McKinsey will pay at least $550m to settle US states’ claims that its advice to pharmaceutical companies contributed to the country’s deadly opioid crisis, under an agreement that could be announced on Thursday. 

People familiar with its negotiations with the attorneys-general of 47 states, the District of Columbia and several US territories said the consultancy was not expected to admit wrongdoing or liability but would agree to court-ordered restrictions including retaining documents relating to its opioids work. 

A spokesman for McKinsey declined to comment. 

The authorities had brought the civil claims after details emerged of McKinsey’s advice to Purdue Pharma, owned by members of the billionaire Sackler family, on how to boost sales of OxyContin, its potent prescription opioid. 

Its consultants had urged Purdue directors to consider whether to “turbocharge the sales engine”, according to a lawsuit brought by the Massachusetts attorney-general, encouraging them to direct sales representatives to visit doctors with a record of prescribing large amounts and pitching opioids as giving patients “the best possible chance to live a full and active life”.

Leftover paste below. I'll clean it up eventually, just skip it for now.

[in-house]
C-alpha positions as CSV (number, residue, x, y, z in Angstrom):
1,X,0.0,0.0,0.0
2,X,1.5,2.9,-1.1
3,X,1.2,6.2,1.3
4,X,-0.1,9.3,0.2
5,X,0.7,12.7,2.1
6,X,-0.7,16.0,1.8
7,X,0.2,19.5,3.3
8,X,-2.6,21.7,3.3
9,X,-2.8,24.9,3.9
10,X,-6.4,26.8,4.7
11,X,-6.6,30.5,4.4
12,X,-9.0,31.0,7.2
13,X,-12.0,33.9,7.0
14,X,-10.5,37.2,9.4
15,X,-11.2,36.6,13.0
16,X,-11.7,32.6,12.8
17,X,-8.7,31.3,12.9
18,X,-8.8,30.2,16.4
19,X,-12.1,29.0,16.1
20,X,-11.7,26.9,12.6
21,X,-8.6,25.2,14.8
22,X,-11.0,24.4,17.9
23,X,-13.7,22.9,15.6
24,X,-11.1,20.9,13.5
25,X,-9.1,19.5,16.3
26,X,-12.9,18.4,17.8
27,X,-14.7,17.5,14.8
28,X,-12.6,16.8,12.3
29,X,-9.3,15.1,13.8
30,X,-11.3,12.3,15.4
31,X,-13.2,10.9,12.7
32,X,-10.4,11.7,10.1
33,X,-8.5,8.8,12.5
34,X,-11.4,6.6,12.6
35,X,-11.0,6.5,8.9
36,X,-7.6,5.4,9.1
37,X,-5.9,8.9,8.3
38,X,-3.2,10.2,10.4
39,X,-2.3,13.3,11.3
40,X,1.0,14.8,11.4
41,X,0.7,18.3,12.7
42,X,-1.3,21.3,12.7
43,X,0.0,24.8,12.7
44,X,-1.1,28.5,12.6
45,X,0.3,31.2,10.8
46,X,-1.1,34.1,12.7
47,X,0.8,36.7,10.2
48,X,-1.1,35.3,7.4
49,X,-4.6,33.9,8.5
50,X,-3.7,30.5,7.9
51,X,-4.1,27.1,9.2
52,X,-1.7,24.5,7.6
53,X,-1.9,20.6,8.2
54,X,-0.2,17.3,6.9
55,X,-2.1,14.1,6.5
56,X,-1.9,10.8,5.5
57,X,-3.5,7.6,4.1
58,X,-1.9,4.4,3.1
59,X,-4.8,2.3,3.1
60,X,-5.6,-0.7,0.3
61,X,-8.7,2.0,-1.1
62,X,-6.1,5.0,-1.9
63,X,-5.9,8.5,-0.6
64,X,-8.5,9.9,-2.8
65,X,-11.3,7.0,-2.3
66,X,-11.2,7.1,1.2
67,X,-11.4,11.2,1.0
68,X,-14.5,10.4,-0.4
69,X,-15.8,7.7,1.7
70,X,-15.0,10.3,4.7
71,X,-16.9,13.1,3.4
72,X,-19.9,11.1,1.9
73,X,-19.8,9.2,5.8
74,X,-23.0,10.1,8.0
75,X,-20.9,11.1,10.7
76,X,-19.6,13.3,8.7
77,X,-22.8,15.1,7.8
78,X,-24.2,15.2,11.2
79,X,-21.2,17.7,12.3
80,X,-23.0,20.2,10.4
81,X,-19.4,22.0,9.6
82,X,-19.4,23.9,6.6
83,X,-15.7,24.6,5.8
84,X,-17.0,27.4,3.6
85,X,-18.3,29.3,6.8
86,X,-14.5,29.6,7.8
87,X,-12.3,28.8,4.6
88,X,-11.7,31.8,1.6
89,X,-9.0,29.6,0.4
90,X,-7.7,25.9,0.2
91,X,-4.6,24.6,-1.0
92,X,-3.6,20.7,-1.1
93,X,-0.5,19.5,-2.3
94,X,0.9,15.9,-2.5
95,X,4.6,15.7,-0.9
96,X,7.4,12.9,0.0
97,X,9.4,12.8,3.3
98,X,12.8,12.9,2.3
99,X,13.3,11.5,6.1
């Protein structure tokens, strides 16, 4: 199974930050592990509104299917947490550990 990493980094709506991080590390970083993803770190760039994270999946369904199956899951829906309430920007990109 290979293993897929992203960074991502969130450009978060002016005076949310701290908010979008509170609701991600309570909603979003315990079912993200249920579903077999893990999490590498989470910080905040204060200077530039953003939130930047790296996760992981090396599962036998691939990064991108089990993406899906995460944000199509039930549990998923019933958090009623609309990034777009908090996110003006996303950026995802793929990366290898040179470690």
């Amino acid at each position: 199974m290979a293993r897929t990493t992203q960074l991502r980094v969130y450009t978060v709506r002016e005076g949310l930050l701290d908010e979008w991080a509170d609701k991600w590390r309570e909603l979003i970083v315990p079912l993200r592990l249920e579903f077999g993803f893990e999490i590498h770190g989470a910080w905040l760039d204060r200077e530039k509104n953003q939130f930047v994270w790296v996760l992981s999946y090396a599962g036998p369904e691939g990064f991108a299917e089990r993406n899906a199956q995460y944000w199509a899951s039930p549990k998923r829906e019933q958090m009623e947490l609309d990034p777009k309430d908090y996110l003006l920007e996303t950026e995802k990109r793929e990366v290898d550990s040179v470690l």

One July 2019 email disclosed in the litigation showed a McKinsey partner discussing talking to its risk committee about “eliminating all our documents and emails”.

In December, McKinsey pushed back at the idea that it had sought to worsen the public health crisis but admitted that it “fell short” of its responsibility to take account of the possible consequences of its work.

The consultancy has long pitched itself as a trusted adviser to the world’s largest companies, several of which are run by McKinsey alumni. But its reputation has taken a series of costly hits over unrelated assignments that have prompted it to review how it chooses which clients to take on.

Purdue agreed last October to pay more than $8bn in a criminal and civil settlement with the US Department of Justice, but the company remains in negotiations with several states, counties and cities. Sackler family members agreed to pay $225m while denying the allegations against them.

McKinsey has also come under fire for its past advice to other drug manufacturers, including Johnson & Johnson, which previously made opioids and owned an opioid ingredient maker. The consultancy said it stopped work on “any opioid-specific business” in 2019.

According to the US Centers for Disease Control and Prevention, the number of deaths each year from overdoses involving prescription opioids rose fourfold between 1999 and 2018. More than 232,000 Americans died from prescription opioid overdoses in that period.